ACC has been buying old police radar gear in a covert plan to thwart speeding motorists.

The radars have been mounted on power poles at up to 70 sites nationally, and are intended to fool drivers with detectors in their cars into thinking police are nearby.

Five radars have also been bought by school bus companies to slow motorists around children, and another six have been requested.

Official estimates put the number of motorists with radar detectors at about one in 10.

A Wellington firm, Emergency Vehicle Systems, buys the radars from the police and sells them on renamed as "drones".

They are used as part of a project between ACC's road safety action planning group, police, the Transport Agency and councils.

It has been under way for about a year, and about $7000 has been invested so far.

ACC buys the drones for around $150 and passes them on to the agency, councils and others for distribution.

Injury prevention manager Phil Wright said yesterday that 10 drones were initially trialled in Canterbury for six months before being shifted to the North Island.

While there had been no plan to keep the project secret, ACC had been happy for it to remain under wraps, he said.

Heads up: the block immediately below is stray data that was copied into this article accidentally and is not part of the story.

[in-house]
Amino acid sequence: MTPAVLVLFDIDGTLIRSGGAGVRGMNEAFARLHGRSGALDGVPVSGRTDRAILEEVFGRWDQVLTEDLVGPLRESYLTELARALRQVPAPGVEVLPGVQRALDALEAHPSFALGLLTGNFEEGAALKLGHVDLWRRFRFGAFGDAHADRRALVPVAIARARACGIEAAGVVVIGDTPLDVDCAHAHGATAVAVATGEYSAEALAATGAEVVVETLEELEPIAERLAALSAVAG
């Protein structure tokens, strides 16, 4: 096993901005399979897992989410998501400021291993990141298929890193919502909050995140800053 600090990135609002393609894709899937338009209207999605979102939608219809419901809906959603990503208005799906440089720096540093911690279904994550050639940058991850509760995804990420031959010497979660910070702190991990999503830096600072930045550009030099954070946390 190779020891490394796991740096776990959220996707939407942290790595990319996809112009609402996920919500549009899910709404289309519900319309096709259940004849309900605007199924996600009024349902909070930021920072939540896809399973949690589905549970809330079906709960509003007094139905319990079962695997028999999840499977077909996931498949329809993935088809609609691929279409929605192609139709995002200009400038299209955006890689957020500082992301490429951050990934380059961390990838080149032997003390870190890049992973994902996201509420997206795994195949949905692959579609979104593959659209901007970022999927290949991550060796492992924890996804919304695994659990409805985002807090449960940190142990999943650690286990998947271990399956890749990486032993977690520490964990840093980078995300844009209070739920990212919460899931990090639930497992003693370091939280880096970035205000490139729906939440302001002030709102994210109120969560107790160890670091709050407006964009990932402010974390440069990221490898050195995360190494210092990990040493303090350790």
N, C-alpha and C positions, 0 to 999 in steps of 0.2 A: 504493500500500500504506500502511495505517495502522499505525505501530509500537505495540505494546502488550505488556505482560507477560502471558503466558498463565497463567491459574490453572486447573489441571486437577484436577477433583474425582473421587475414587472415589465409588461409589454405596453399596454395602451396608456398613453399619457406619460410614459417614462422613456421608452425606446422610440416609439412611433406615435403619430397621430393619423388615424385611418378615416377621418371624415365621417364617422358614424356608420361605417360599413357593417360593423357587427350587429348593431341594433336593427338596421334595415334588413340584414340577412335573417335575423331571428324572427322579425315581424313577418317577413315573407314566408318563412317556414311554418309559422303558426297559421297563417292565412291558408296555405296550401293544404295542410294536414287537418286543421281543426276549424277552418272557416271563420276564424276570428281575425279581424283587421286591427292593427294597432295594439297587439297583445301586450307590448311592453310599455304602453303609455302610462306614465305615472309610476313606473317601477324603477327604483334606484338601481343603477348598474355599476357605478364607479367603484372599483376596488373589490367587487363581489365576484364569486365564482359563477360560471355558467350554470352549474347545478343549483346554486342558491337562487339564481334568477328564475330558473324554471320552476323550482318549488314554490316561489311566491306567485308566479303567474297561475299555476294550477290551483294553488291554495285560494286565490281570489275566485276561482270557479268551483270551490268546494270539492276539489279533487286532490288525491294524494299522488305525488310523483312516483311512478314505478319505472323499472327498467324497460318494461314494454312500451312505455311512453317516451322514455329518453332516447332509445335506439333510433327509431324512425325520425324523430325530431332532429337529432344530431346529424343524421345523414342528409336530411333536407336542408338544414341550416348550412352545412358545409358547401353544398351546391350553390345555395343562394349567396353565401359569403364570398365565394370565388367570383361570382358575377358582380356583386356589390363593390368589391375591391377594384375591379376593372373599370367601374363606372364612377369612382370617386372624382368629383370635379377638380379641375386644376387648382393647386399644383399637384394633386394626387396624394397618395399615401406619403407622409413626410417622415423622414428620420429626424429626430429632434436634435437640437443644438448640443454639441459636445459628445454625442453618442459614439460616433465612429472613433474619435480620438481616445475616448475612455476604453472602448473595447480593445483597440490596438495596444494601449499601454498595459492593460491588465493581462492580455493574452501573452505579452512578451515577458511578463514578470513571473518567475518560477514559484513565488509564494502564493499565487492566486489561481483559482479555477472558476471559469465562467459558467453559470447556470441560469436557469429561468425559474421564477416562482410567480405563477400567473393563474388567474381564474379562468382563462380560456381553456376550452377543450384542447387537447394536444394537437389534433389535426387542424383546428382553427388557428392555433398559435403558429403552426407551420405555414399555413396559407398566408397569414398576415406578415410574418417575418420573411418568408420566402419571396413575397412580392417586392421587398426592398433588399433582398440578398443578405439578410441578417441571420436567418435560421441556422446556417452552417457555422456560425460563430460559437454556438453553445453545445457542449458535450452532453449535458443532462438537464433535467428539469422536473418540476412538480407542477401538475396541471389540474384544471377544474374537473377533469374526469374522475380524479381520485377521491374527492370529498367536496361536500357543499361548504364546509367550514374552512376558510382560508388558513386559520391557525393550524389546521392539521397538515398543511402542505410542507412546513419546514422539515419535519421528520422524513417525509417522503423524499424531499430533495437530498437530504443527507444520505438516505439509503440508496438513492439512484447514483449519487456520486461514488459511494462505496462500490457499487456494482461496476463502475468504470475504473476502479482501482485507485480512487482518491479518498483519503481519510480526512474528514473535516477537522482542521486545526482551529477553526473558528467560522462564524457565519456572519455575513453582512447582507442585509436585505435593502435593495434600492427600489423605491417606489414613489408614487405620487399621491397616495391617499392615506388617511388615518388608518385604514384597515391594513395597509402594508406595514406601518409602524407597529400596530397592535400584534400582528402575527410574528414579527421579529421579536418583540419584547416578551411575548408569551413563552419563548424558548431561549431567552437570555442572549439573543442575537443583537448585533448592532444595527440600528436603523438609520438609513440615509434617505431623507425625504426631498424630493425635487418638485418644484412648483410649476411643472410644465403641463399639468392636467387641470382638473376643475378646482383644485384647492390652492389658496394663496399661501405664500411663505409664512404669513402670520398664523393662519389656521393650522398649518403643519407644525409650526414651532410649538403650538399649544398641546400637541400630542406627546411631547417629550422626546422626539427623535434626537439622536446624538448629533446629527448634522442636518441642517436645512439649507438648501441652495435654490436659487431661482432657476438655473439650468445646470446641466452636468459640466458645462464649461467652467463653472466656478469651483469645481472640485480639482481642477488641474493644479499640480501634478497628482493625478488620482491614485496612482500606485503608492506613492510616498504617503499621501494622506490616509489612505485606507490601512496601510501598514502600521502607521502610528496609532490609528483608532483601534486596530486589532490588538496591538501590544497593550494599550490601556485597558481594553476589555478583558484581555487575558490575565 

"We didn't tell anyone as we thought it would be best if, when a signal went off, motorists didn't assume it was part of this programme," Mr Wright said.

In the last financial year, ACC received claims worth at least $81 million relating to crashes where speed was a factor.

Mr Wright said the radar idea had followed on from a proposal by Harry Duynhoven when he was Labour's Transport Minister to ban detectors.

"[Detectors] are sold to people who are the more hardcore speedsters. They are an essential element in a boy-racer car.

"They are banned in Australia. Even if they were banned here, there is a couple of years' leeway for retailers. We thought, 'What can we do in the meantime?"'

Current minister Steven Joyce's office said yesterday that he was still awaiting advice from officials on the proposed detector ban.

It was revealed in July that police had begun removing radars from their fleet throughout the country.

The drones are also being used by roadwork contractors to attach to their machinery.

ACC refused to discuss the location of the drones.

Pukekohe resident Bob Prangnell discovered three of the devices when his radar detector started going off, despite there being no police cars in sight.

"They're all within 10 miles of my house. I drive those roads reasonably often and something was always giving off a radar when there were no police around ... One day, I slowed down and had a look around and saw these things and took some photos."

Mr Prangnell, who's had a detector for eight years, said the drones were a clever idea.

But he was concerned that if they were placed too close to potentially dangerous areas such as intersections, drivers whose devices beeped might slow down suddenly, resulting in their being rear-ended by other cars.